Personality disorder as an expression is often used in our daily life mainly in pejorative sense but actually they are difficult to be diagnosed even for professionals. One of the well-known personality disorder is the Borderline but in common knowledge sometimes it has a different meaning. How does Borderline Personality Disorder work? Facts. What are the most typical symptoms and what is known about its development?
First we need to make clear what Borderline Personality Disorder means and we can find that in the DSM (Diagnostic and Statistical Manual of Mental Disorders). Personality Disorder is when the person’s internal experiences and behaviour form a pattern which is very different from the cultural expectations. Its negative effects appear in emotional well-being, relationships and on the area of impulse control. The same characteristic in almost every personality disorder is that the person doesn’t feel ill just perceive that the problem is in the surroundings, like partner, boss, parents, other people etc. Because there is a problem, well the deviation from social norms cause adaption problems and make the person and the environment suffer.
Once it’s black, once it’s white
The expressions of a person with BPD are immoderate and unpredictable. Emotional control is a problem and that’s why sometimes they are nice and attractive and other times impulsive, arbitrary and can be aggressive. Often appears self-destructive behaviour or attempted suicide. The typical symptom is the splitting, which appears in the person’s view on self, in the judgement of environment and people around and in the own change of mood. What does it mean in daily life? Splitting is a primitive defense mechanism. Both harmful and helpful impulses are split off and unintegrated, frequently projected onto someone else. The defended individual segregates experiences into all-good and all-bad categories, with no room for ambiguity and ambivalence. There is no mixture of positive and negative characteristics to them. Someone – including him/her – is God or the Devil to him/her. Often person with BPD gets into self-contradiction in change of mood which can be seen uninteresting or clear denial by the person. In relationship just two category is used as a judgement, perfectly good or perfectly bad but also these categories can be shifted often relating to one person. If the person with BPD sees someone nice and kind for the moment, she/he can idealize this person but also on the same easy way she/he can undervalue if has got a small critic or negative feedback. The own view of self also shifts time by time, day by day or hour by hour, and it goes a great way to the feeling of chronic emptiness. Has a relationship emotionally intense but very unstable. A person with BPD experiences continuous internal anxiety, tense for instance strong fear of abandonment which often can be expressed in a desperate, intens and impulsive form. Often we can see easily developed offendedness, using physical or mental abuse (emotional blackmail, threat etc.) which are desperate efforts to minimize or refuse own emotional intensity, conflict, responsibility in a situation.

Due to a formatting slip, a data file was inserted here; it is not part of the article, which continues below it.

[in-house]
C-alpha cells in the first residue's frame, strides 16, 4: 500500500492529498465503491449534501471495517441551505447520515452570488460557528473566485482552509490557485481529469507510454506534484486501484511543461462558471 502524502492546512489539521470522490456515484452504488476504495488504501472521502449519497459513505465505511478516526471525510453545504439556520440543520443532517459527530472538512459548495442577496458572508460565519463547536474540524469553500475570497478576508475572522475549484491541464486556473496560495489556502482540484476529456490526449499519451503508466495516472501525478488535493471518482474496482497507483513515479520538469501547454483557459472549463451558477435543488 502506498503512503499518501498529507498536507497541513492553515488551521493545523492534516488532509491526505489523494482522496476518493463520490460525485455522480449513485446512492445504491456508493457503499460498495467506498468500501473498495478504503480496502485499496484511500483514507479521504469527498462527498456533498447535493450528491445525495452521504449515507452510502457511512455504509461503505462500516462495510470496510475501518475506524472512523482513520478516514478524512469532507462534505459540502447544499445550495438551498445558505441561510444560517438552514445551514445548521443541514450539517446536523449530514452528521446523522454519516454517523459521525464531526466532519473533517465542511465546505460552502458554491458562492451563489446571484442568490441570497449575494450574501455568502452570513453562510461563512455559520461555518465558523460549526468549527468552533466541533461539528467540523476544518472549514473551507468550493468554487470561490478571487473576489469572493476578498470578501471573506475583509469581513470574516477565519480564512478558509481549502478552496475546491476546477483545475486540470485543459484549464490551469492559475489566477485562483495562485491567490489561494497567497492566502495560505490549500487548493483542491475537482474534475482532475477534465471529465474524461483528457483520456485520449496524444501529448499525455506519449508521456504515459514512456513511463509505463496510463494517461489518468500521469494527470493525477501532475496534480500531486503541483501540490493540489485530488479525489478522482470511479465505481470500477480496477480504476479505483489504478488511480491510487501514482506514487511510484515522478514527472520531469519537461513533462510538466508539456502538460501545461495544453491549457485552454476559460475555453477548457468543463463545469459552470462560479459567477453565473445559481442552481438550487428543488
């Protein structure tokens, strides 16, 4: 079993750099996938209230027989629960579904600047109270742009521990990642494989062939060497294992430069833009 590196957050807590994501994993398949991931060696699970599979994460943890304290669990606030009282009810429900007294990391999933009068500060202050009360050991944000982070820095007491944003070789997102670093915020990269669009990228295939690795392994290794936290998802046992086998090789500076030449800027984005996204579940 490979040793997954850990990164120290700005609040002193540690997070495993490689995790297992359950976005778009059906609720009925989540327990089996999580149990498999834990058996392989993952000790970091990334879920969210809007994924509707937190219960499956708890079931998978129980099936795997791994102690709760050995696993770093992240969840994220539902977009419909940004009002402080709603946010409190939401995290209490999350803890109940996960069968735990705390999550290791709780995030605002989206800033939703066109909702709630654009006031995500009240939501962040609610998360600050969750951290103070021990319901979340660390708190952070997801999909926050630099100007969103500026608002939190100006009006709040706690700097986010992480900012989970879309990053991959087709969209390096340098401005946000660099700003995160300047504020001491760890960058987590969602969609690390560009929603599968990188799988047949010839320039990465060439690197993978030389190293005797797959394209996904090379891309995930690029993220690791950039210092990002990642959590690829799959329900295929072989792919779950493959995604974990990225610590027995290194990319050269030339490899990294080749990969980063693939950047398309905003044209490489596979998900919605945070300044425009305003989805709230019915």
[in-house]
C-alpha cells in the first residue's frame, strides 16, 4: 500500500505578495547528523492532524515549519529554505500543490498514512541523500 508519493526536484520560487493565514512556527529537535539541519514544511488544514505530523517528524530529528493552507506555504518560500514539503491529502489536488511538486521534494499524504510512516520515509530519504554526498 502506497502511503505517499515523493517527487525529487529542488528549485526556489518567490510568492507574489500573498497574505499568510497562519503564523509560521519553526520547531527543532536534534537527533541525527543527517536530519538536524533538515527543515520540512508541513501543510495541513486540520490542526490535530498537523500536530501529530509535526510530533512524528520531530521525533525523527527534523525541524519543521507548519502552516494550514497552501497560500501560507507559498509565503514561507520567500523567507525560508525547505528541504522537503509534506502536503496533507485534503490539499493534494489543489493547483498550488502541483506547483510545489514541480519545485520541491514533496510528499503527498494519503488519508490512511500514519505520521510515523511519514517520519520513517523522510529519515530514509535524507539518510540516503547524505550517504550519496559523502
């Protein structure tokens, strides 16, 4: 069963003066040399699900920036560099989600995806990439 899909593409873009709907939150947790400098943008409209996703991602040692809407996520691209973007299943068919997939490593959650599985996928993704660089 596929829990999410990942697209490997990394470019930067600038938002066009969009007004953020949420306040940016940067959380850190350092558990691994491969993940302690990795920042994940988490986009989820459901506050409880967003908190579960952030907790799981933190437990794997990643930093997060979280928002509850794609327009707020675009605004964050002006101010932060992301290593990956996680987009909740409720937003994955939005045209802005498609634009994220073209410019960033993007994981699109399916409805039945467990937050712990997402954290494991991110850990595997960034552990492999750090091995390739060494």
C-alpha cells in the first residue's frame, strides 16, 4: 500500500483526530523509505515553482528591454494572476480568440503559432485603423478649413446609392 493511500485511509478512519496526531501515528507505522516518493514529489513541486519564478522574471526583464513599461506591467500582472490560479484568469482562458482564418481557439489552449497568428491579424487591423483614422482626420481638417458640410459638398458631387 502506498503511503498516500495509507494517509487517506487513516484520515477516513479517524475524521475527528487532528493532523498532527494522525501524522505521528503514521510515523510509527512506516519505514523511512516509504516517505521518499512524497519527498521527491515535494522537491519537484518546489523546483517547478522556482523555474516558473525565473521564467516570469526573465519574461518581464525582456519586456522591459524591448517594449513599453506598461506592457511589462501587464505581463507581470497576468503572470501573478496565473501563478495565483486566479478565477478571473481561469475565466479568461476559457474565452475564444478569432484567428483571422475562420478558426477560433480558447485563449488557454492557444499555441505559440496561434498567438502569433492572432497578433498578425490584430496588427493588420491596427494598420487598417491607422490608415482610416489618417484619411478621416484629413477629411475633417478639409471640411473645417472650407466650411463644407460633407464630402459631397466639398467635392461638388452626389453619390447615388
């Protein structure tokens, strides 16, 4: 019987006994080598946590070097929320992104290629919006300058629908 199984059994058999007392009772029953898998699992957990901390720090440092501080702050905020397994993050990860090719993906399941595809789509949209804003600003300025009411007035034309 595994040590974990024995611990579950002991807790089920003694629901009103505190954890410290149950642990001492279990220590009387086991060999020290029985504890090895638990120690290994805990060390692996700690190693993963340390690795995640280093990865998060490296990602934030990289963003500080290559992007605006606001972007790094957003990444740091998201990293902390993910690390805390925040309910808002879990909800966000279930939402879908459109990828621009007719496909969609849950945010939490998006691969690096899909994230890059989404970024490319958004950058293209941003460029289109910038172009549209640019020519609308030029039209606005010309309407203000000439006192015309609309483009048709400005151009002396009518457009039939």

– Emotional lability, extreme and intensive change of mood: the mood may change in seconds, without any identified reason, like being very happy but in the next moment very lethargic. The basic mood often is depression, irritability and anxiety which can remain from minutes till days.